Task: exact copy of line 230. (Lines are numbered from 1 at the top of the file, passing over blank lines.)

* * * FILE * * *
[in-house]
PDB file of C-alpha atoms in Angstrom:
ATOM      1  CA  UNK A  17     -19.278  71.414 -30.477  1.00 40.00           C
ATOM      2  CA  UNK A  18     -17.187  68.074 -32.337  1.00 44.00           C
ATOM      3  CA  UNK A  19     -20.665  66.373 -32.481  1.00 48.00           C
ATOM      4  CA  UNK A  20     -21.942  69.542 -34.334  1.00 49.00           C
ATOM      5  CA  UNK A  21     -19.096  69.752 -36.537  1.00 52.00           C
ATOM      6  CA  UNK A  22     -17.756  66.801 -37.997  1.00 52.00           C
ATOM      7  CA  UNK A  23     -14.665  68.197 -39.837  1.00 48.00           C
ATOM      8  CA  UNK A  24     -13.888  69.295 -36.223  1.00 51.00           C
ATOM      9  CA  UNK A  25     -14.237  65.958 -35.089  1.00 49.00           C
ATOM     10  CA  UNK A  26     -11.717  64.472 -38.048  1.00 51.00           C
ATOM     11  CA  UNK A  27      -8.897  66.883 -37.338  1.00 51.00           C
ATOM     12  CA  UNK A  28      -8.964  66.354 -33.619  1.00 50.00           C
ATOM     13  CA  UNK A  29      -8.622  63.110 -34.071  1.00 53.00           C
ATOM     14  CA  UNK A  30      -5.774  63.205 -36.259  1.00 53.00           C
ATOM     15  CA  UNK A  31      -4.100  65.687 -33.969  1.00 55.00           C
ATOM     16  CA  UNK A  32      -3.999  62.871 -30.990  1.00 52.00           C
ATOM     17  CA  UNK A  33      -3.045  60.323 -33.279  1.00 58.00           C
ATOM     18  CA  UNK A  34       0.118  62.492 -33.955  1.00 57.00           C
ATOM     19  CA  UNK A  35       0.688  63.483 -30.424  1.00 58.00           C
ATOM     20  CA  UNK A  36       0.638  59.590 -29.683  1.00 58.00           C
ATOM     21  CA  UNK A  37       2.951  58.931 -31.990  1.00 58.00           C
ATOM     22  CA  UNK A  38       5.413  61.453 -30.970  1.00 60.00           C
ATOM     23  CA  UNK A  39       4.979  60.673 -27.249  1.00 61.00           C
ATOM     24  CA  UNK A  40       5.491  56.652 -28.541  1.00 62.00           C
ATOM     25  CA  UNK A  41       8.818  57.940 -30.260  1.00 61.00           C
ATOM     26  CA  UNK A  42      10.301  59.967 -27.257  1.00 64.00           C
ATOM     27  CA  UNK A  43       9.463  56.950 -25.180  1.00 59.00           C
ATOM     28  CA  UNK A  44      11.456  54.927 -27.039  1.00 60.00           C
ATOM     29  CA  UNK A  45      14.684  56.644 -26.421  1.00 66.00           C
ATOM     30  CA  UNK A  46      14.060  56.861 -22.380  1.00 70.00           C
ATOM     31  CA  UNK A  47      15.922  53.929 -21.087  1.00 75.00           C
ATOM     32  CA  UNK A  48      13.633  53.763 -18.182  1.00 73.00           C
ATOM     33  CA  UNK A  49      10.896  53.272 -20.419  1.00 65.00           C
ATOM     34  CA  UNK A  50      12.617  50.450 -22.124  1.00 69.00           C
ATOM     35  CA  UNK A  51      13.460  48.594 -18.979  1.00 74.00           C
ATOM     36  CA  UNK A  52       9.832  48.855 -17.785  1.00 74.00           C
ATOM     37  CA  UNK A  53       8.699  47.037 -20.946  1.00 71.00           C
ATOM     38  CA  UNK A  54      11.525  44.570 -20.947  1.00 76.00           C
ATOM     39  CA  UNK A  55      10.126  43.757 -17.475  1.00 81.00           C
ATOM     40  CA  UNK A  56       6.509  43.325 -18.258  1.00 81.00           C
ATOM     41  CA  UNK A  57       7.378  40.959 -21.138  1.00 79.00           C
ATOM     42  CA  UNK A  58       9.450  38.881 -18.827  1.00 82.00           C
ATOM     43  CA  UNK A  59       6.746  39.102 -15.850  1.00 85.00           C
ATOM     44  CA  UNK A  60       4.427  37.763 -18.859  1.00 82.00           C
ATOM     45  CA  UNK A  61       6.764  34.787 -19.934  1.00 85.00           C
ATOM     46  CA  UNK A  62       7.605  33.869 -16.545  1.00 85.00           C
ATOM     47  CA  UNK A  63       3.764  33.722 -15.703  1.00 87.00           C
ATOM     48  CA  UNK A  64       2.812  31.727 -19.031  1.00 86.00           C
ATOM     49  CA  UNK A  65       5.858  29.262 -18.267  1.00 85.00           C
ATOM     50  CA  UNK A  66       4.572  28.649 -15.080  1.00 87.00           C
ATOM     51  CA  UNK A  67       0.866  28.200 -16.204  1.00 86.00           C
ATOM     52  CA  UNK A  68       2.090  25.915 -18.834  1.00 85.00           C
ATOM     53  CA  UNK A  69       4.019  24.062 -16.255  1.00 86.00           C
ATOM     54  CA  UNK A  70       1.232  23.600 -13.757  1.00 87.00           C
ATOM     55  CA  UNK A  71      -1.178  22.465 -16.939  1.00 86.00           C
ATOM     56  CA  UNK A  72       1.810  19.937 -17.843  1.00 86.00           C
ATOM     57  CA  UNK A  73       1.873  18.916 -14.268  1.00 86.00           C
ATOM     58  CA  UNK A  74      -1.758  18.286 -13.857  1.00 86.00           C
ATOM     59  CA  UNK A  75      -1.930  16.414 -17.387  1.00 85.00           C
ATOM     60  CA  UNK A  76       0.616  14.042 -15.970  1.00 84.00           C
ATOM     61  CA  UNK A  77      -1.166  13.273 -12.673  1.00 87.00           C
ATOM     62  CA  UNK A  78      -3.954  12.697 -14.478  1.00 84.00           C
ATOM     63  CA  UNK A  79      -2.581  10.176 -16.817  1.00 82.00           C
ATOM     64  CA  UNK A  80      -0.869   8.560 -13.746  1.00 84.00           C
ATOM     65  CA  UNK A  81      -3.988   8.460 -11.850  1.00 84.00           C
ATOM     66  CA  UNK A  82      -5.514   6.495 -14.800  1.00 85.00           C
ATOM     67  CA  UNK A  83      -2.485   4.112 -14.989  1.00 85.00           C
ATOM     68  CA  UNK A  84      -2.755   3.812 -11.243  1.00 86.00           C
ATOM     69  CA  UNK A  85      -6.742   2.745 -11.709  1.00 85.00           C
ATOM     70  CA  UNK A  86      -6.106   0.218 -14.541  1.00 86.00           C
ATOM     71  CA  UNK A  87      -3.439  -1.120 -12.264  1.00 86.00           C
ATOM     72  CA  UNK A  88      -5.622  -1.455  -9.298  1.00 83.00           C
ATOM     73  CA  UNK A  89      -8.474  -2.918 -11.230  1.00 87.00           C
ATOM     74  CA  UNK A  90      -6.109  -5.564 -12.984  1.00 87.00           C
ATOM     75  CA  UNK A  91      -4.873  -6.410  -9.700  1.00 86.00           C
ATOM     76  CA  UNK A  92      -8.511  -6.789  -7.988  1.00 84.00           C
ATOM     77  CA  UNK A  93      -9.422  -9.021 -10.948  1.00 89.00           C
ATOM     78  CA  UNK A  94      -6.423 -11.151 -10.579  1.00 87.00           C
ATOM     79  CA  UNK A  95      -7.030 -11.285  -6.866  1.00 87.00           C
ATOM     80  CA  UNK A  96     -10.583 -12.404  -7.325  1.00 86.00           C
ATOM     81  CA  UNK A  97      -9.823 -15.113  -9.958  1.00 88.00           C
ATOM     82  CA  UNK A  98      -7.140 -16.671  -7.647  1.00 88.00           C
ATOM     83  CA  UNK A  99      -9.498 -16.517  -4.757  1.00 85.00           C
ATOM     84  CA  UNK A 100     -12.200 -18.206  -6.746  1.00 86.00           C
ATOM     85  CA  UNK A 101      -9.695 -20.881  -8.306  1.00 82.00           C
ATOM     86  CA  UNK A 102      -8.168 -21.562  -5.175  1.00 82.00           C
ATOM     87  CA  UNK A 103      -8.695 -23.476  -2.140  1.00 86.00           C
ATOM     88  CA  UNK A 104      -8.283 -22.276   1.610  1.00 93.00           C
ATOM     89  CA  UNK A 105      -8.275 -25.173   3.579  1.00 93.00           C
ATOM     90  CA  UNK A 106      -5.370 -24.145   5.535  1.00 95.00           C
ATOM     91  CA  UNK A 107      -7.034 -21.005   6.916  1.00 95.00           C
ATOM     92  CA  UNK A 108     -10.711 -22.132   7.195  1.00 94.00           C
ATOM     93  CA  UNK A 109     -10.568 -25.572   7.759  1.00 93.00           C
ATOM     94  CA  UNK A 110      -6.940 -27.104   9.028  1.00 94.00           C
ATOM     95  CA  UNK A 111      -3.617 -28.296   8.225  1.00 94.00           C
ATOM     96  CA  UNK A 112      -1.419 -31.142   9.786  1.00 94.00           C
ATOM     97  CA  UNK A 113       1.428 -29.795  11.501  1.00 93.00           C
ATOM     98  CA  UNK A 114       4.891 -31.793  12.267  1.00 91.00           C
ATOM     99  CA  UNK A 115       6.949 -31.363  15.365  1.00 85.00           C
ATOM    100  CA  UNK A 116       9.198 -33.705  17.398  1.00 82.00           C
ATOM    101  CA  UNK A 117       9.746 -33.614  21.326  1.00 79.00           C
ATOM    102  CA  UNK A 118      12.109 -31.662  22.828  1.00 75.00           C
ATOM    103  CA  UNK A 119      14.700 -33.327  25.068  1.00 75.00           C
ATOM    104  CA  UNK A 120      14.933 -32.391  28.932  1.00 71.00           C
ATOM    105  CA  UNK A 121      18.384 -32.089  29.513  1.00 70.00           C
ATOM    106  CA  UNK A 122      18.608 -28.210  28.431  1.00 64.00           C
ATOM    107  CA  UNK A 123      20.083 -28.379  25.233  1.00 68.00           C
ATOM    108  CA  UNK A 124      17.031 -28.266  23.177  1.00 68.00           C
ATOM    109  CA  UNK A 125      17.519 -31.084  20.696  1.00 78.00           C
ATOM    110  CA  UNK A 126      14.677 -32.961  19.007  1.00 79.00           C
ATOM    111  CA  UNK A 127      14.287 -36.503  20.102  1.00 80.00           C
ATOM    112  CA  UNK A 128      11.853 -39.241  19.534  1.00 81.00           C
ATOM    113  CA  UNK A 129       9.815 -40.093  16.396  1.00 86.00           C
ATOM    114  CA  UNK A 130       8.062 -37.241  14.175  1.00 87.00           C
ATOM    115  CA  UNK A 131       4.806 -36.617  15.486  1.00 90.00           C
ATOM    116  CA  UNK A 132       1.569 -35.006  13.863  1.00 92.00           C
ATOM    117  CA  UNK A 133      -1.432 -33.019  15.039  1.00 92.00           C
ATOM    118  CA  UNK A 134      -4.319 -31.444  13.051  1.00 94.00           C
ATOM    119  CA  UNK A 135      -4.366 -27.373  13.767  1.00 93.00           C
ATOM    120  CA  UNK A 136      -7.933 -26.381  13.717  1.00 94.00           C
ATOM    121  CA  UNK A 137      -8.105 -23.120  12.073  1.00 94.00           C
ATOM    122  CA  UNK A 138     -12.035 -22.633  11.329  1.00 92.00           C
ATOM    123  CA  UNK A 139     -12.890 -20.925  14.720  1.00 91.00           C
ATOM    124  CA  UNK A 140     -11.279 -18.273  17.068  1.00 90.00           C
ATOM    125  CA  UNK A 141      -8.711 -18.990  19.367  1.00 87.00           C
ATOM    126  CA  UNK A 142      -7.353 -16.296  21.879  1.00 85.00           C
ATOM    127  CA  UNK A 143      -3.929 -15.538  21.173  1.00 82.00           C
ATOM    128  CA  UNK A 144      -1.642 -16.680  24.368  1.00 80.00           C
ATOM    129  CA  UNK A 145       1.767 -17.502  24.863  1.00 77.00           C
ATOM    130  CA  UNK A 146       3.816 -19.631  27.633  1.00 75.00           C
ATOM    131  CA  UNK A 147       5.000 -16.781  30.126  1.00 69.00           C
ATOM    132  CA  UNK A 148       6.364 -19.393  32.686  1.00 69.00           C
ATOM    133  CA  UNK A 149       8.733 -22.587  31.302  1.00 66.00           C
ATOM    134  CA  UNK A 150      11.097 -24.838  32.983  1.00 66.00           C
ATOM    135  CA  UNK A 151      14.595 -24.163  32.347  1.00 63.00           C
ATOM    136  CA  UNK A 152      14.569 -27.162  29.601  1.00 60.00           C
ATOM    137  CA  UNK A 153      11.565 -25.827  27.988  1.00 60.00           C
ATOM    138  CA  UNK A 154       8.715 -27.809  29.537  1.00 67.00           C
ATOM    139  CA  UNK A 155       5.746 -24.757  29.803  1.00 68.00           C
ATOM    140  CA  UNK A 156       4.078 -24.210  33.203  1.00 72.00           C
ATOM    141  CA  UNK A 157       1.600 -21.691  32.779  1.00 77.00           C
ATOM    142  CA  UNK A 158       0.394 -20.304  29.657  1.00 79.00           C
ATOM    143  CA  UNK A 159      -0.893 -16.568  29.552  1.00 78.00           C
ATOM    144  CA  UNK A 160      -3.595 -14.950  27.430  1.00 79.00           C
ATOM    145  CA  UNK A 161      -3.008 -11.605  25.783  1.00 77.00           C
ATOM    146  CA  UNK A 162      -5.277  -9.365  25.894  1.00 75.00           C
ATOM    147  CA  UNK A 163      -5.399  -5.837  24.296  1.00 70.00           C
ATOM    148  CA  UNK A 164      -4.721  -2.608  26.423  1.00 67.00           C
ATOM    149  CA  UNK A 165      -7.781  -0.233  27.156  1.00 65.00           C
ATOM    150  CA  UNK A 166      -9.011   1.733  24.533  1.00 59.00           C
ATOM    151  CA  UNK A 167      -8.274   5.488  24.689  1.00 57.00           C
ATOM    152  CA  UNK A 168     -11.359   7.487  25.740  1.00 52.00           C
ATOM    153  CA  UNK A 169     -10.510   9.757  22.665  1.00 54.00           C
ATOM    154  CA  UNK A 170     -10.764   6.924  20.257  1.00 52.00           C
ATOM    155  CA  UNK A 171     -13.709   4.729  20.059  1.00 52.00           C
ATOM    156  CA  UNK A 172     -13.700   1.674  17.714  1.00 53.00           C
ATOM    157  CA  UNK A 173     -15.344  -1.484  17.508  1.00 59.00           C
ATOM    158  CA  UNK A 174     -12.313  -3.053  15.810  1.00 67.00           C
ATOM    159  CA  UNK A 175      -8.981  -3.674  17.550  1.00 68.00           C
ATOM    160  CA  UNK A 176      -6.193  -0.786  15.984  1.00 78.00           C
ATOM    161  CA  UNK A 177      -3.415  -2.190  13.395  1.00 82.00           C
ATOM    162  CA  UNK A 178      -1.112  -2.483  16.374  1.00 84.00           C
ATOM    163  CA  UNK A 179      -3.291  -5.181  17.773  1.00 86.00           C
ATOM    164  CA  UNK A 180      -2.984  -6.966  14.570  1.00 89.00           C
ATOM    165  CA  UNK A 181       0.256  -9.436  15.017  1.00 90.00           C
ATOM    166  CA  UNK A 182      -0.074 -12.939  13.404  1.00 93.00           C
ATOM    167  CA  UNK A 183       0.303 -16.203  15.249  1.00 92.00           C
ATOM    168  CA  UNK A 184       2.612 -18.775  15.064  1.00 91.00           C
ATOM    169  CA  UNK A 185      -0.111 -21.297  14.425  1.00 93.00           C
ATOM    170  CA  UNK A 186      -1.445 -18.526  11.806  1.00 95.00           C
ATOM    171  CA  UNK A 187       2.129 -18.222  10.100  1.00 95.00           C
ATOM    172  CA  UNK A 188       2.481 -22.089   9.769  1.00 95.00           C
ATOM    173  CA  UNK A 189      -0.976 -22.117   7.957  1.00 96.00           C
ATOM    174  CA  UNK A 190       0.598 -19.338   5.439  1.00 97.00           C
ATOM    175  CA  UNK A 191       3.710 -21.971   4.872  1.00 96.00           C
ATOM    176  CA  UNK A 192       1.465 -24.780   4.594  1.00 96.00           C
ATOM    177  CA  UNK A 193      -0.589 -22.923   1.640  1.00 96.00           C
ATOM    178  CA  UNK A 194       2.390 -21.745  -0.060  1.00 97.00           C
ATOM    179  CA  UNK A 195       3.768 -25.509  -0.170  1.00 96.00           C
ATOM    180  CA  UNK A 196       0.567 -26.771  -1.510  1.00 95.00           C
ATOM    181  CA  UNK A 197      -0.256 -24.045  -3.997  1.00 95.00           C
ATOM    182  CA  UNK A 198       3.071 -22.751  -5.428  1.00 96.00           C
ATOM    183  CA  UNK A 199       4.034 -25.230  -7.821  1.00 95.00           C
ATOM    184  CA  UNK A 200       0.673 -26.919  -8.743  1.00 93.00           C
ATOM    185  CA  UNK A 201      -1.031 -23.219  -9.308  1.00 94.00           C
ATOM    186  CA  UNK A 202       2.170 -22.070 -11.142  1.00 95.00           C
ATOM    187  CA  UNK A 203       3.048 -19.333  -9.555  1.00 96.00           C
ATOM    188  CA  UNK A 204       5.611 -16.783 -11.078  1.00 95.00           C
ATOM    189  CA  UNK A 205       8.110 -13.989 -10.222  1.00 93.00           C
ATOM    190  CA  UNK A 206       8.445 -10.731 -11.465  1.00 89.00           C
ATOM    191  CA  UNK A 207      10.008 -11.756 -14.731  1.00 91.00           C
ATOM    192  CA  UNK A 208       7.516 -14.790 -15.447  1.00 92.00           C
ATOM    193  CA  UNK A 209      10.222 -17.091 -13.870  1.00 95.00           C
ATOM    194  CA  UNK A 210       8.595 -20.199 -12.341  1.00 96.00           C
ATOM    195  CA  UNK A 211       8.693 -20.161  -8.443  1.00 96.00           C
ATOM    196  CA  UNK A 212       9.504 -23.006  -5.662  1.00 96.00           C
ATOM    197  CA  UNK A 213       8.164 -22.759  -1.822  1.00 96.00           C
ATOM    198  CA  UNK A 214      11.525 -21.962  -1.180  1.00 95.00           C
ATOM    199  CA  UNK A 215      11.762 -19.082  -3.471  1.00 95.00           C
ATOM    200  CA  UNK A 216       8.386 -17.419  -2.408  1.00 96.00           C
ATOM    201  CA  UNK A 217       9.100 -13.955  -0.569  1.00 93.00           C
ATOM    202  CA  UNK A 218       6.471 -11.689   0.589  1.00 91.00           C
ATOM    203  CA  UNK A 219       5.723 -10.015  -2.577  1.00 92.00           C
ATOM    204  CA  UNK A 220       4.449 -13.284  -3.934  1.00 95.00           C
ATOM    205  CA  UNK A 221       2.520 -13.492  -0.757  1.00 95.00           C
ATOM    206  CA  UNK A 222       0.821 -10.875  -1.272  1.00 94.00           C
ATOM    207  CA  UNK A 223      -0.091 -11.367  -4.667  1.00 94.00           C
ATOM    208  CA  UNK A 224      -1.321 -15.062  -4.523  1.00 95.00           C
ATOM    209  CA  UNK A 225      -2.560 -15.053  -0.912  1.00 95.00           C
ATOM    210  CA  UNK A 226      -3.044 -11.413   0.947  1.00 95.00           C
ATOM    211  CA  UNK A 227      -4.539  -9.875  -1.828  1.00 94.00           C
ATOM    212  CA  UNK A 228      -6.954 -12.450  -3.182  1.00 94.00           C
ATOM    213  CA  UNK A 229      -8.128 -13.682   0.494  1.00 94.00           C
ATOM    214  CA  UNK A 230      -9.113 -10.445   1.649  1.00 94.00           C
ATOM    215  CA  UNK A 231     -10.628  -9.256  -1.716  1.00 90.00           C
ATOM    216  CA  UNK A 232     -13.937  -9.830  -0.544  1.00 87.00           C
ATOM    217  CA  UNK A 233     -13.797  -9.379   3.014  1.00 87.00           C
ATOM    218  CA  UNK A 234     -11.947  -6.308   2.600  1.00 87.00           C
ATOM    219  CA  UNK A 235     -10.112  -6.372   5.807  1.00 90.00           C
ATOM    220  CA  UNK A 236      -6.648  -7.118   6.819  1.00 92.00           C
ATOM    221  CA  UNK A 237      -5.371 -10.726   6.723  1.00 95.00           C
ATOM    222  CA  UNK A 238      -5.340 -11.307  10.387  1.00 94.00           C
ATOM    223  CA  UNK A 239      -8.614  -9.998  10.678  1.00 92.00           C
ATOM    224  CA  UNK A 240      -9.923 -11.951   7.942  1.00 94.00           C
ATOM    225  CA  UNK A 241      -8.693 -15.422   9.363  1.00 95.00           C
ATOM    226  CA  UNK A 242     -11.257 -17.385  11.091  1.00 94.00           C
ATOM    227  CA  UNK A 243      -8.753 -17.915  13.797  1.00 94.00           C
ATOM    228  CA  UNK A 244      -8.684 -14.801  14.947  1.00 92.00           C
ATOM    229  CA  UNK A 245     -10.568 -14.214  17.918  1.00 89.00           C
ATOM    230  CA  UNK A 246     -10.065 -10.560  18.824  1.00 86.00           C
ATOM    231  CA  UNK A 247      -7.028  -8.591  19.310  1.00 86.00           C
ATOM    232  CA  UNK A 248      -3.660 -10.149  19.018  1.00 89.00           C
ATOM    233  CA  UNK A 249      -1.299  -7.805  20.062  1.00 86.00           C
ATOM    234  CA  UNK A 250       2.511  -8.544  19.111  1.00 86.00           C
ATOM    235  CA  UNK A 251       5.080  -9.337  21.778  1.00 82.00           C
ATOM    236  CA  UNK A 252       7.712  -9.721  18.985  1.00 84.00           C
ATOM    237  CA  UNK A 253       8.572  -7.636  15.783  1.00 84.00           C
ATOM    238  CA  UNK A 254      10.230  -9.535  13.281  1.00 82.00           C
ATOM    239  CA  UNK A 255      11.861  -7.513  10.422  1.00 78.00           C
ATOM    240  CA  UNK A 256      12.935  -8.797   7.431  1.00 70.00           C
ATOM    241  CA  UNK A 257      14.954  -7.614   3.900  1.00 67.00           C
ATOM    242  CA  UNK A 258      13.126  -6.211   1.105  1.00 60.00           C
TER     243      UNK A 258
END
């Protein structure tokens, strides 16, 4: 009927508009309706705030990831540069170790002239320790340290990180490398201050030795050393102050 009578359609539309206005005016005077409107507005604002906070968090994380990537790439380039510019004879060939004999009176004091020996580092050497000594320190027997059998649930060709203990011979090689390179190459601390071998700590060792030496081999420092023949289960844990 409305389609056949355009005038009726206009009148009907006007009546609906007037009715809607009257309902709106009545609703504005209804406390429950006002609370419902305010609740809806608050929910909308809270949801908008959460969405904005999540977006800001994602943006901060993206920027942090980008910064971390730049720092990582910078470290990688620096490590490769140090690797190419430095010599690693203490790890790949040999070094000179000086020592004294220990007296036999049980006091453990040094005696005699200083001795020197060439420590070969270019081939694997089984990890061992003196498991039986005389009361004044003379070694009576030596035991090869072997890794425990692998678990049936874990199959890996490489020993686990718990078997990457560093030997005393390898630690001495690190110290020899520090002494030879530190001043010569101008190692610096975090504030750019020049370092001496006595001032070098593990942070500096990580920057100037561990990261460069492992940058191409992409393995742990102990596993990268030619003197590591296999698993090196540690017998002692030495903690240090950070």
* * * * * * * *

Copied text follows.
ATOM    228  CA  UNK A 244      -8.684 -14.801  14.947  1.00 92.00           C